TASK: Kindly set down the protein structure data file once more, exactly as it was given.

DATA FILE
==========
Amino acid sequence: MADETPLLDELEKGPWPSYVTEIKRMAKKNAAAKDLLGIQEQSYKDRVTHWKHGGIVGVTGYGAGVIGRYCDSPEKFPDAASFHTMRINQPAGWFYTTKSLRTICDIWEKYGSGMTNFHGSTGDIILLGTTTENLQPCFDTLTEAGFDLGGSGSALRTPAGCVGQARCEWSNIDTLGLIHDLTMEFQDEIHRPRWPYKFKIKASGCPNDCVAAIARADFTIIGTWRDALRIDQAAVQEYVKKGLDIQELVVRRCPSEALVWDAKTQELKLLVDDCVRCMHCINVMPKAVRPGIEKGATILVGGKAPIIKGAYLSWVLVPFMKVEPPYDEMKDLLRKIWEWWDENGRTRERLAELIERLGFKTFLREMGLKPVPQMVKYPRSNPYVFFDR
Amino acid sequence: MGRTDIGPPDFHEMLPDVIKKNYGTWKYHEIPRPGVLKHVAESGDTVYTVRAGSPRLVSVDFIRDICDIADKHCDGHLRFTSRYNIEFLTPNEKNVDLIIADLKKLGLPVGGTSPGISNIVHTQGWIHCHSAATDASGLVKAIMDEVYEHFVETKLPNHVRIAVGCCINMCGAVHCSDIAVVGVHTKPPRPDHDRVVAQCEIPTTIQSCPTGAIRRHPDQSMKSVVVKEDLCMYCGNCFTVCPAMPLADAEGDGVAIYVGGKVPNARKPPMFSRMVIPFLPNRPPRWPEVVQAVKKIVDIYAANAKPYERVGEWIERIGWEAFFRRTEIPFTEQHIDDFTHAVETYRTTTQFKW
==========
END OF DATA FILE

Amino acid sequence: MADETPLLDELEKGPWPSYVTEIKRMAKKNAAAKDLLGIQEQSYKDRVTHWKHGGIVGVTGYGAGVIGRYCDSPEKFPDAASFHTMRINQPAGWFYTTKSLRTICDIWEKYGSGMTNFHGSTGDIILLGTTTENLQPCFDTLTEAGFDLGGSGSALRTPAGCVGQARCEWSNIDTLGLIHDLTMEFQDEIHRPRWPYKFKIKASGCPNDCVAAIARADFTIIGTWRDALRIDQAAVQEYVKKGLDIQELVVRRCPSEALVWDAKTQELKLLVDDCVRCMHCINVMPKAVRPGIEKGATILVGGKAPIIKGAYLSWVLVPFMKVEPPYDEMKDLLRKIWEWWDENGRTRERLAELIERLGFKTFLREMGLKPVPQMVKYPRSNPYVFFDR
Amino acid sequence: MGRTDIGPPDFHEMLPDVIKKNYGTWKYHEIPRPGVLKHVAESGDTVYTVRAGSPRLVSVDFIRDICDIADKHCDGHLRFTSRYNIEFLTPNEKNVDLIIADLKKLGLPVGGTSPGISNIVHTQGWIHCHSAATDASGLVKAIMDEVYEHFVETKLPNHVRIAVGCCINMCGAVHCSDIAVVGVHTKPPRPDHDRVVAQCEIPTTIQSCPTGAIRRHPDQSMKSVVVKEDLCMYCGNCFTVCPAMPLADAEGDGVAIYVGGKVPNARKPPMFSRMVIPFLPNRPPRWPEVVQAVKKIVDIYAANAKPYERVGEWIERIGWEAFFRRTEIPFTEQHIDDFTHAVETYRTTTQFKW